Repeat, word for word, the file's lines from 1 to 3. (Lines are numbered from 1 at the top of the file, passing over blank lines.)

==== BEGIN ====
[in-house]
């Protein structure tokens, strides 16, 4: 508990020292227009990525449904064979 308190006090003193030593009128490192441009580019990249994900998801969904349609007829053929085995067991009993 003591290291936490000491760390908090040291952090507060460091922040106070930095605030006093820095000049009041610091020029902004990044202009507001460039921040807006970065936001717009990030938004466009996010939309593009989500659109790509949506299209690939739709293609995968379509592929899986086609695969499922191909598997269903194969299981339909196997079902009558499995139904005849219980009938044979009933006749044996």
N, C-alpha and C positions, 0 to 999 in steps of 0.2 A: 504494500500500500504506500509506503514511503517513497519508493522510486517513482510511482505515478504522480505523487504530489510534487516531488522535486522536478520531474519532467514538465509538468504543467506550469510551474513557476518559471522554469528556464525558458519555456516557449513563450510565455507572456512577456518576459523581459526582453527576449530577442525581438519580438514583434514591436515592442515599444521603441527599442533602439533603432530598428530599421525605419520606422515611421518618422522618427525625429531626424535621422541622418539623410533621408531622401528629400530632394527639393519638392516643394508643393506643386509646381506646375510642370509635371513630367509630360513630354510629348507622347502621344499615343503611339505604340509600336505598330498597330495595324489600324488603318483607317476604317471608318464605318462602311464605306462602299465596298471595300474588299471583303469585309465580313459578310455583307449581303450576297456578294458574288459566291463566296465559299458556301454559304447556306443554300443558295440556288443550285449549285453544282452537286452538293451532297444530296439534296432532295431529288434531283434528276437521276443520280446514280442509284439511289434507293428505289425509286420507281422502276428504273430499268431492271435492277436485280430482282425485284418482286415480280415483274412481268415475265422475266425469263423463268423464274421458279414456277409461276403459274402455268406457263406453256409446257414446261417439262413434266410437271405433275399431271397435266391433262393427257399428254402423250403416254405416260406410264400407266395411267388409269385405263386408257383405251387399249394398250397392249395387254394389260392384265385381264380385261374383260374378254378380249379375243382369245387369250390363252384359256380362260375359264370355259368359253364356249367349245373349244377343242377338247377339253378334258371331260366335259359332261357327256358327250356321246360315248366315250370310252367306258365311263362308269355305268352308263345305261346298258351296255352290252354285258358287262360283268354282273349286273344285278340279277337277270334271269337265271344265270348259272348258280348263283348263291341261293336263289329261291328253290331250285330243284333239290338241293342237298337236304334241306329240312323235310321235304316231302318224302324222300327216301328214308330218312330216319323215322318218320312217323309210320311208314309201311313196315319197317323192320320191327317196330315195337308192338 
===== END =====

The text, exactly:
[in-house]
């Protein structure tokens, strides 16, 4: 508990020292227009990525449904064979 308190006090003193030593009128490192441009580019990249994900998801969904349609007829053929085995067991009993 003591290291936490000491760390908090040291952090507060460091922040106070930095605030006093820095000049009041610091020029902004990044202009507001460039921040807006970065936001717009990030938004466009996010939309593009989500659109790509949506299209690939739709293609995968379509592929899986086609695969499922191909598997269903194969299981339909196997079902009558499995139904005849219980009938044979009933006749044996």
N, C-alpha and C positions, 0 to 999 in steps of 0.2 A: 504494500500500500504506500509506503514511503517513497519508493522510486517513482510511482505515478504522480505523487504530489510534487516531488522535486522536478520531474519532467514538465509538468504543467506550469510551474513557476518559471522554469528556464525558458519555456516557449513563450510565455507572456512577456518576459523581459526582453527576449530577442525581438519580438514583434514591436515592442515599444521603441527599442533602439533603432530598428530599421525605419520606422515611421518618422522618427525625429531626424535621422541622418539623410533621408531622401528629400530632394527639393519638392516643394508643393506643386509646381506646375510642370509635371513630367509630360513630354510629348507622347502621344499615343503611339505604340509600336505598330498597330495595324489600324488603318483607317476604317471608318464605318462602311464605306462602299465596298471595300474588299471583303469585309465580313459578310455583307449581303450576297456578294458574288459566291463566296465559299458556301454559304447556306443554300443558295440556288443550285449549285453544282452537286452538293451532297444530296439534296432532295431529288434531283434528276437521276443520280446514280442509284439511289434507293428505289425509286420507281422502276428504273430499268431492271435492277436485280430482282425485284418482286415480280415483274412481268415475265422475266425469263423463268423464274421458279414456277409461276403459274402455268406457263406453256409446257414446261417439262413434266410437271405433275399431271397435266391433262393427257399428254402423250403416254405416260406410264400407266395411267388409269385405263386408257383405251387399249394398250397392249395387254394389260392384265385381264380385261374383260374378254378380249379375243382369245387369250390363252384359256380362260375359264370355259368359253364356249367349245373349244377343242377338247377339253378334258371331260366335259359332261357327256358327250356321246360315248366315250370310252367306258365311263362308269355305268352308263345305261346298258351296255352290252354285258358287262360283268354282273349286273344285278340279277337277270334271269337265271344265270348259272348258280348263283348263291341261293336263289329261291328253290331250285330243284333239290338241293342237298337236304334241306329240312323235310321235304316231302318224302324222300327216301328214308330218312330216319323215322318218320312217323309210320311208314309201311313196315319197317323192320320191327317196330315195337308192338 